India has been lighting up the airwaves as a huge surge in covid infections threatened to overwhelm an already creaking healthcare system. The cause of the surge is unknown, but the culprit is most likely to be emerging variants that are more transmissible and potentially harmful. Supporting this standpoint in a recent article in India’s National Herald, Dr Amitav Banerjee, raises concerns over the potential for the vaccination programme to trigger the development of mutant strains of the virus due to "haphazard and incomplete vaccination". On the 1st May, Prof Michael Levitt tweeted, that there were signs of a possible slowdown in infection rates in India having applied a Gompertz analysis to the situation. An assessment that is now being borne out by the rapidly dropping number of active infections. New covid restrictions have been reinstated in the Seychelles as case rates soar through the population despite 62% having had two vaccine doses making the Seychelles the most vaccinated nation in the world. Many nations in Southeast Asia have also been reporting surges in case rates in the past few weeks, thought to be triggered by more contagious variants of the SARS-CoV-2 virus. The Centers for Disease Control and Prevention (CDC) in the US has posted a Level 4 travel notice warning travellers to avoid travel to the Seychelles for any person, even if they’re fully vaccinated, due to the risk of covid-19 variants. Rather than pausing the vaccination drive across the globe, citizens are now being prepared for the arrival of booster jabs to counter emerging variants that are immune to the current vaccines. With Dr Vanden Bossche's warnings ringing in our ears, we sincerely hope that citizens may take things into their own hands and consider that a pause may be more beneficial than boosters.
EU study supports gene editing
A new study published by the European Commission threatens to see the introduction of what it terms ‘new genomic techniques’ (NGTs) authorised for use in the EU. The authors contend that NGTs “...have the potential to contribute to a more sustainable food system as part of the objectives of the European Green Deal and the Farm to Fork Strategy“. Responding to the study, IFOAM Organics Europe has raised a red flag in regard to the assumed benefits of deregulating NGTs. This could be the start of a slippery slope to the wholesale introduction of gene edited organisms into the human food chain in the EU. Yet again, the potential for catastrophic damage to the environment once again being swept aside in the pursuit of profit. In the same way as humans, plants also play host to a range of microbes including bacteria within their cells. This will be nothing new to those in the fields of ecology and agroecology. However, it makes the pushback against genetic modification and gene editing techniques even more important as such changes will affect not only the organism that’s being modified, but potentially its cohabitants as well! In the UK, pushback against the deregulation and introduction of gene editing continues to be fiercely fought with a campaign led by GM Freeze, which we wholeheartedly support.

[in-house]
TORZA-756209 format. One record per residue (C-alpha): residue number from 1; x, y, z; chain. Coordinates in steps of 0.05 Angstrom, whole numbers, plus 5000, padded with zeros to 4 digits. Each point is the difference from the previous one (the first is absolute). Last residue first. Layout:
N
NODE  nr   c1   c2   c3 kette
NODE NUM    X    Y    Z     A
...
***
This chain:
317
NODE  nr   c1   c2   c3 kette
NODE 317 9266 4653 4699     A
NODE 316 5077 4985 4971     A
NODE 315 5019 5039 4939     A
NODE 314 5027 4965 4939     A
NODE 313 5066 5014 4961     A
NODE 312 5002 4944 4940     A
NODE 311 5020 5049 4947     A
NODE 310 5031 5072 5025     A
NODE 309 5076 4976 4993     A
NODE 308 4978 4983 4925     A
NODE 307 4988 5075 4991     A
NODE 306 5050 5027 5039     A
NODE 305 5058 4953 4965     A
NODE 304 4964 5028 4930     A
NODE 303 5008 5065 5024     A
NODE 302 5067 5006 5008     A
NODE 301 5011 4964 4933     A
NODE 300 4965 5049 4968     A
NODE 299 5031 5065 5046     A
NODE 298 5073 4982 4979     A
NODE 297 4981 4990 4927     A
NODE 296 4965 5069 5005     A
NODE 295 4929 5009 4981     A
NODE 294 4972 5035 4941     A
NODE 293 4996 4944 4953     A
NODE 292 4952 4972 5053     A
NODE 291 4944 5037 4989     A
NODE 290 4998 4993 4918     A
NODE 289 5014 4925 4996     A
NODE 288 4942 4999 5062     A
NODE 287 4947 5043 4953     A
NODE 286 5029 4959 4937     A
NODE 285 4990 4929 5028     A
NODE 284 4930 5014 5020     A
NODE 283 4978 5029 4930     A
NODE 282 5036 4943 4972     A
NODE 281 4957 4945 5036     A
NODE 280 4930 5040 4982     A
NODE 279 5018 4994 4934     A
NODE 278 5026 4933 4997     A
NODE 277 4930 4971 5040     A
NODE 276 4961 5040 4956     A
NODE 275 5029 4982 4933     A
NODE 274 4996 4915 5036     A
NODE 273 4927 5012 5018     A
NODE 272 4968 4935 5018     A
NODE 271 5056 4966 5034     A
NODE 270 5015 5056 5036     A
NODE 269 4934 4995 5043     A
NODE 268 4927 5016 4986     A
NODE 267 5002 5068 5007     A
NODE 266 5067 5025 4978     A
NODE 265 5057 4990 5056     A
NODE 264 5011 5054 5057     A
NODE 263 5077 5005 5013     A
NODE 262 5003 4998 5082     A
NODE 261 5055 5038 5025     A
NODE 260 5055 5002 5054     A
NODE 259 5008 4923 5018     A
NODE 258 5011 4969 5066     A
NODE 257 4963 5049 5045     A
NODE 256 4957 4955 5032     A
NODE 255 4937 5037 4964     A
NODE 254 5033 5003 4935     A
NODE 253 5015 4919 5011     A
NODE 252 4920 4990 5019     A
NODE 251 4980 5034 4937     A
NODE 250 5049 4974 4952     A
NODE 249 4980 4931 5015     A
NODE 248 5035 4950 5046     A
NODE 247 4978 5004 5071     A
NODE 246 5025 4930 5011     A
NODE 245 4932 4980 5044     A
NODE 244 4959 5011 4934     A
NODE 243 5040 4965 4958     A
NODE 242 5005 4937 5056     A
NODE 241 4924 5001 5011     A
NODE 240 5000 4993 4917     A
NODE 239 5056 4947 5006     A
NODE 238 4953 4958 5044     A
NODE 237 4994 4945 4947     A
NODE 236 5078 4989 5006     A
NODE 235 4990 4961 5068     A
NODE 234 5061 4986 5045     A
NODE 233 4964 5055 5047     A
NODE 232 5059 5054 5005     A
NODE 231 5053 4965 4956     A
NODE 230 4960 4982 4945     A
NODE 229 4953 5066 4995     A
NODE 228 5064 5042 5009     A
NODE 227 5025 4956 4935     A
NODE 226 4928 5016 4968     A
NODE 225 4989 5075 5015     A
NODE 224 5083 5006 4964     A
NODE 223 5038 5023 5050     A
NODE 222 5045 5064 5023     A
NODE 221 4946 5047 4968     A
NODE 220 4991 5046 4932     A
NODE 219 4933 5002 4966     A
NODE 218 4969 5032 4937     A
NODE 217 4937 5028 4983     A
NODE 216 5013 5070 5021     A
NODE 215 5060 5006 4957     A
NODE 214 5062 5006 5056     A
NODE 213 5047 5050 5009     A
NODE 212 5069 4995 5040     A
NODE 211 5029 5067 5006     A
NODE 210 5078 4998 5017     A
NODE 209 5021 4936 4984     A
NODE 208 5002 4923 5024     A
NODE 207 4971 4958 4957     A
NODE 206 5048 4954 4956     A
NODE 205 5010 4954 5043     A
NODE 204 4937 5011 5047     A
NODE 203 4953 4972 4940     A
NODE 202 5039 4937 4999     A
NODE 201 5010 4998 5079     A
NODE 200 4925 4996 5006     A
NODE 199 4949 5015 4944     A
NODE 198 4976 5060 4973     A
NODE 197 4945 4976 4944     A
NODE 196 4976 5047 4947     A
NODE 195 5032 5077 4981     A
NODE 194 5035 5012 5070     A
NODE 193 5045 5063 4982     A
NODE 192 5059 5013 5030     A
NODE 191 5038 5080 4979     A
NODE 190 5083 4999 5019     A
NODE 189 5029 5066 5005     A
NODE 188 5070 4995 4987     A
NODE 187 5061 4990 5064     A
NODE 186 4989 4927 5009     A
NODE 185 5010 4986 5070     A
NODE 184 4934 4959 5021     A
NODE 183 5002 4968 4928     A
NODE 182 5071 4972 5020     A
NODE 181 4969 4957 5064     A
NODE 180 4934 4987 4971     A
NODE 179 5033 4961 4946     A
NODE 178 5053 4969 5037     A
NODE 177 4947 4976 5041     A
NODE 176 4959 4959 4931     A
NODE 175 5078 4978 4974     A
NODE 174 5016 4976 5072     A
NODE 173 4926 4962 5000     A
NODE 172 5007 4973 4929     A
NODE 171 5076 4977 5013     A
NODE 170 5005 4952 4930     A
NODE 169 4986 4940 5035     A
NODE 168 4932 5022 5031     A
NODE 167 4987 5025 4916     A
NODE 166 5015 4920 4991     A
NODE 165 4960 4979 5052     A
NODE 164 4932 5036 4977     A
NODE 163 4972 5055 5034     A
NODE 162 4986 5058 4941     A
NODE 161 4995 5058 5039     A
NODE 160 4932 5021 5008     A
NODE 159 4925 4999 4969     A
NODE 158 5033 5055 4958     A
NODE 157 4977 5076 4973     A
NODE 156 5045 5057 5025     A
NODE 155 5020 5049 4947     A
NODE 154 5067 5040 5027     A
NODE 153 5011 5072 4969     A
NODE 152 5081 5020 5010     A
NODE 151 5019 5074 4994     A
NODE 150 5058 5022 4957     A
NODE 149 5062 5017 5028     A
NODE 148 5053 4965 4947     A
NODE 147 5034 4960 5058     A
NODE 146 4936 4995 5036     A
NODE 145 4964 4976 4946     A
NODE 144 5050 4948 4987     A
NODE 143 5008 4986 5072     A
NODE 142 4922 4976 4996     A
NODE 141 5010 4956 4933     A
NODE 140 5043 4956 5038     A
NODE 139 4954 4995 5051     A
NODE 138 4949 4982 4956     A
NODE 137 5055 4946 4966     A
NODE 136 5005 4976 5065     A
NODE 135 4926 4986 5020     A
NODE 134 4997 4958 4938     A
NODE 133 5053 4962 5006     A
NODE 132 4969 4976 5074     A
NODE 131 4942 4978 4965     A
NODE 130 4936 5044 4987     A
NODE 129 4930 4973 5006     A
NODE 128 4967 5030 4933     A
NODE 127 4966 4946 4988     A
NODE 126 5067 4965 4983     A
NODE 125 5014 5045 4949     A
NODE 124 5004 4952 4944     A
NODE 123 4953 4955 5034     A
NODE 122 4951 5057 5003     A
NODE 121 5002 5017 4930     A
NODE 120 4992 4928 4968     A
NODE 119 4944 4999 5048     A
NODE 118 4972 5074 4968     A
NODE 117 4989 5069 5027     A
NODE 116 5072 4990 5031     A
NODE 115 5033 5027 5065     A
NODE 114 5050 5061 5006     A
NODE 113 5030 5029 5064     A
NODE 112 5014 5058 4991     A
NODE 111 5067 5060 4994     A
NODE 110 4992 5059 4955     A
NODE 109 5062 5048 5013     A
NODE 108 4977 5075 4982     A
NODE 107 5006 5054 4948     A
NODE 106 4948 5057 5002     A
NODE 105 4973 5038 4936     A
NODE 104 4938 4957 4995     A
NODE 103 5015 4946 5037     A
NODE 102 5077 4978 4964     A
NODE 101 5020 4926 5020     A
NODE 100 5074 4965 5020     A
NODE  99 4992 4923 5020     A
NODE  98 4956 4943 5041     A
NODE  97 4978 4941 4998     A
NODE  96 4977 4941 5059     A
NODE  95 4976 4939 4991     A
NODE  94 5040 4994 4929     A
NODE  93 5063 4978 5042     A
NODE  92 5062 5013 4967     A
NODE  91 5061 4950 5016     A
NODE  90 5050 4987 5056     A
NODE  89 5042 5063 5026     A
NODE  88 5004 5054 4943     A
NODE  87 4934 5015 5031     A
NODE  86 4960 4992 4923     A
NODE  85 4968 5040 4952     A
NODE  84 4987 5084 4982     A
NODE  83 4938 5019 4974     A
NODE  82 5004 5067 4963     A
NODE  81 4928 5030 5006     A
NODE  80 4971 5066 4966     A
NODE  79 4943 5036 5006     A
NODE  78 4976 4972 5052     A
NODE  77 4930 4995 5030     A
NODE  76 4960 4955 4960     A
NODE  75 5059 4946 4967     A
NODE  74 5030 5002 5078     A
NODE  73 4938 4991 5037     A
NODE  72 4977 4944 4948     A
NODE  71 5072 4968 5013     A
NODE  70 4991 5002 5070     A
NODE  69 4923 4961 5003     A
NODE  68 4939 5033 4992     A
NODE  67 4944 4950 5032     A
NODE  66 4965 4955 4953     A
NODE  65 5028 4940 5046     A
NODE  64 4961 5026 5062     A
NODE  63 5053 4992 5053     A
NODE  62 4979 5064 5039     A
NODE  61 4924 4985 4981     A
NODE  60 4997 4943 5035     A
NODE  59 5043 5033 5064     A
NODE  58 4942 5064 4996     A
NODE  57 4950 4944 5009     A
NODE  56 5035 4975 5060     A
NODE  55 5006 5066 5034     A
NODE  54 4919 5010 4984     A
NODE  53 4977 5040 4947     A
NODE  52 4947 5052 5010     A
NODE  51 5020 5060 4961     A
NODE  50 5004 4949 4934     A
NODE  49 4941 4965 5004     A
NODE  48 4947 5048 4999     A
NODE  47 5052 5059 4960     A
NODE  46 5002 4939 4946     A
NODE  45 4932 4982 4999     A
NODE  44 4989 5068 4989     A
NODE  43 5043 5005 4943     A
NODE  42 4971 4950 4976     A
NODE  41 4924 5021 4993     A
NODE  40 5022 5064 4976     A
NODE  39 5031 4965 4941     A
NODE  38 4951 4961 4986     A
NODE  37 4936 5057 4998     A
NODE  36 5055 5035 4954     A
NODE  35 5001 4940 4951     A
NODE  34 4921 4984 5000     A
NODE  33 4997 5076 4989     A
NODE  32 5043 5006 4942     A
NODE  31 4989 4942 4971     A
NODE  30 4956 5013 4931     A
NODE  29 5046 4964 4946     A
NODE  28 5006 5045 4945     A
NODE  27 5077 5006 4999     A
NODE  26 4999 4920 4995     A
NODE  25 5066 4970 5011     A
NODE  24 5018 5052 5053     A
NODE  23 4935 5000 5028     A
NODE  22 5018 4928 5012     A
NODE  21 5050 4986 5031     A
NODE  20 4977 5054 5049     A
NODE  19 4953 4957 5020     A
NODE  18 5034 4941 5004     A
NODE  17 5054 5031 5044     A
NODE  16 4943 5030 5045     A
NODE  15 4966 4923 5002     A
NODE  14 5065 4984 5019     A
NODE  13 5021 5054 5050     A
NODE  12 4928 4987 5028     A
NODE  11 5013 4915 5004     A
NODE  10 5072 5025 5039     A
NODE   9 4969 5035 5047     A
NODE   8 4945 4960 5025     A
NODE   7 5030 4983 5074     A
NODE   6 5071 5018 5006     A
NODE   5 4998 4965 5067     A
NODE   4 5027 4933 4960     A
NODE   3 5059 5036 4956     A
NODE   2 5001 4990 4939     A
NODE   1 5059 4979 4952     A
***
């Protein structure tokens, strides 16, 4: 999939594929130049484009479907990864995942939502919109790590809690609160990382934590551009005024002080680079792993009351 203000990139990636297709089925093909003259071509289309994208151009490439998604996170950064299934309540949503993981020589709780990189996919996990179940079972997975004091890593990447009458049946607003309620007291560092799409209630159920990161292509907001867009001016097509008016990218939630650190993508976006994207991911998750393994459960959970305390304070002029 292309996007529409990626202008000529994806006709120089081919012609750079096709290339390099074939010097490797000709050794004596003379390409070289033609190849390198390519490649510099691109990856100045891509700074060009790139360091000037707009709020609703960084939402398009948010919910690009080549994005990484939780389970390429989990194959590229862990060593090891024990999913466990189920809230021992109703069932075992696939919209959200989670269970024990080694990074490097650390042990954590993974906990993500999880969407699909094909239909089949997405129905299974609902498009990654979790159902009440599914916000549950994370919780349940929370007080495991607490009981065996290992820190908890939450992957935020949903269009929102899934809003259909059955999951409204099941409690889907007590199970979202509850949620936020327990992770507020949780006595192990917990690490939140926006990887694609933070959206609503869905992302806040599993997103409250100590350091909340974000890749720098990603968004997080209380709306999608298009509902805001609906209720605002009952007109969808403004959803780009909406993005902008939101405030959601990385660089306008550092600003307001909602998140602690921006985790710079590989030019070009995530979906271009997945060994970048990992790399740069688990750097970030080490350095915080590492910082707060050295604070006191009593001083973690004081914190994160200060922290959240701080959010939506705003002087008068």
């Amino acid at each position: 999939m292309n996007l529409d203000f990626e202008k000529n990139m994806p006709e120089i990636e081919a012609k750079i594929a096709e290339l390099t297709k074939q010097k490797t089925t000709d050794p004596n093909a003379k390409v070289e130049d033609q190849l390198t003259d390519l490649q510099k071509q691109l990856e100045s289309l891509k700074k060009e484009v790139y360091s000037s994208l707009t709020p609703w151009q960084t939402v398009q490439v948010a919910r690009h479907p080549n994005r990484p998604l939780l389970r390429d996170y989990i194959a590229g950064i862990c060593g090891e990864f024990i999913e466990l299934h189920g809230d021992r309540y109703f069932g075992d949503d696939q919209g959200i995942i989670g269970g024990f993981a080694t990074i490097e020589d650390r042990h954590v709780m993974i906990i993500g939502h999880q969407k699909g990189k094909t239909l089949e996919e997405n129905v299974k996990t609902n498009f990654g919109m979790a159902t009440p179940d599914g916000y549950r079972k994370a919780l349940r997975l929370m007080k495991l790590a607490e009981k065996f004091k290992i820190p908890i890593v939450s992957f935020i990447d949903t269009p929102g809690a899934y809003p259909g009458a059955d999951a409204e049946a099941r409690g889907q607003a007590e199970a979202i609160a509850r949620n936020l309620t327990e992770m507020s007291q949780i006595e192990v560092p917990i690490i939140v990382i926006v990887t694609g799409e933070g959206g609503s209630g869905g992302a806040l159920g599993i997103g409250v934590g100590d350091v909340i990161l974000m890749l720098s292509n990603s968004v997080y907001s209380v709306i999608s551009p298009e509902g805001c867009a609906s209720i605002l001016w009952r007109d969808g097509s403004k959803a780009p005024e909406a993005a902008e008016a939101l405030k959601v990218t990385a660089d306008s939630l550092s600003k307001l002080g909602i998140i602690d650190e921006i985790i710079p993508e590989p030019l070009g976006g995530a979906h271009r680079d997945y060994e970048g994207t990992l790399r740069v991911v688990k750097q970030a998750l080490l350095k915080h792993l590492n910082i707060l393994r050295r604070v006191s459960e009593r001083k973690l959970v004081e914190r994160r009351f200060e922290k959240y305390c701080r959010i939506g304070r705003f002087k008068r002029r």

Bill Gates is at again. This time promoting another of his investment empires as he proclaims that 100% lab grown synthetic beef is the way to fight climate change. In a recent interview with MIT Technology Review, Gates said that people in rich countries should switch to eating 100% synthetic beef as part of efforts to tackle climate change. His proclamation may have more to do with profit rather than concern over the environment though. Conveniently, there is no mention of the potential impact of such foods on human health. While fake meat has been billed as being eco-friendly, much of it is made using proteins from industrially produced crops that cause more harm than traditional pasture raised animals. As with so many supposed climate-friendly solutions there is always more than meets the eye. As a general rule, Gates is usually only pushing an agenda that benefits his investment portfolio using either health or the environment as a respectability cloak.
Denmark ditches two covid vaccines
Denmark has made the decision to stop using both the Astrazeneca and Johnson & Johnson covid vaccine due to concerns over reports of blood clotting issues following vaccination. The decision comes despite the European Medicine Agency’s assurance that the benefits of using both the Astrazeneca and J&J vaccines outweigh the risks. The role of adenovirus in the development of thrombocytopenia is already well documented in the scientific literature, but appears to have been conveniently glossed over in the covid vaccine gold rush. Despite the increasing number of reported adverse reactions, both officially and anecdotally, the rollout of experimental vaccines continues with little regard for any harms being caused. The steamroller looks set to press on as the programme ramps up to include children, who are at little or no risk from the virus itself.